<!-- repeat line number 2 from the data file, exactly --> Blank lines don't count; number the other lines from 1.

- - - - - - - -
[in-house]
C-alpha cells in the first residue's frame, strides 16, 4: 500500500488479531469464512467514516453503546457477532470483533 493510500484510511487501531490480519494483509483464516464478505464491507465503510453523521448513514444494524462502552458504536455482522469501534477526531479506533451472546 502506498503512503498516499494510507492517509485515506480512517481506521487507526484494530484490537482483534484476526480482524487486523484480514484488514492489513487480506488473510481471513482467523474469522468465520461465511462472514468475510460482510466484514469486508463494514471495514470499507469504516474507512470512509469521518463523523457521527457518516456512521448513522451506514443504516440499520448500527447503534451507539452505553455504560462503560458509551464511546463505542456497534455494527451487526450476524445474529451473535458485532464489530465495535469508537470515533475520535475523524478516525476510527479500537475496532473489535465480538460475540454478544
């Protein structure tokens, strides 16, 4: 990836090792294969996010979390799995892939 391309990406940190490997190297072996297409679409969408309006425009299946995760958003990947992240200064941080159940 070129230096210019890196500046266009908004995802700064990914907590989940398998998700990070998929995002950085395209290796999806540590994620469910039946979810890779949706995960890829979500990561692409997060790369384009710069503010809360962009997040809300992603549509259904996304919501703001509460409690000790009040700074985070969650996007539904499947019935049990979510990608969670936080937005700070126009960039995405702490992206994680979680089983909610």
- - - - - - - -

C-alpha cells in the first residue's frame, strides 16, 4: 500500500488479531469464512467514516453503546457477532470483533 493510500484510511487501531490480519494483509483464516464478505464491507465503510453523521448513514444494524462502552458504536455482522469501534477526531479506533451472546 502506498503512503498516499494510507492517509485515506480512517481506521487507526484494530484490537482483534484476526480482524487486523484480514484488514492489513487480506488473510481471513482467523474469522468465520461465511462472514468475510460482510466484514469486508463494514471495514470499507469504516474507512470512509469521518463523523457521527457518516456512521448513522451506514443504516440499520448500527447503534451507539452505553455504560462503560458509551464511546463505542456497534455494527451487526450476524445474529451473535458485532464489530465495535469508537470515533475520535475523524478516525476510527479500537475496532473489535465480538460475540454478544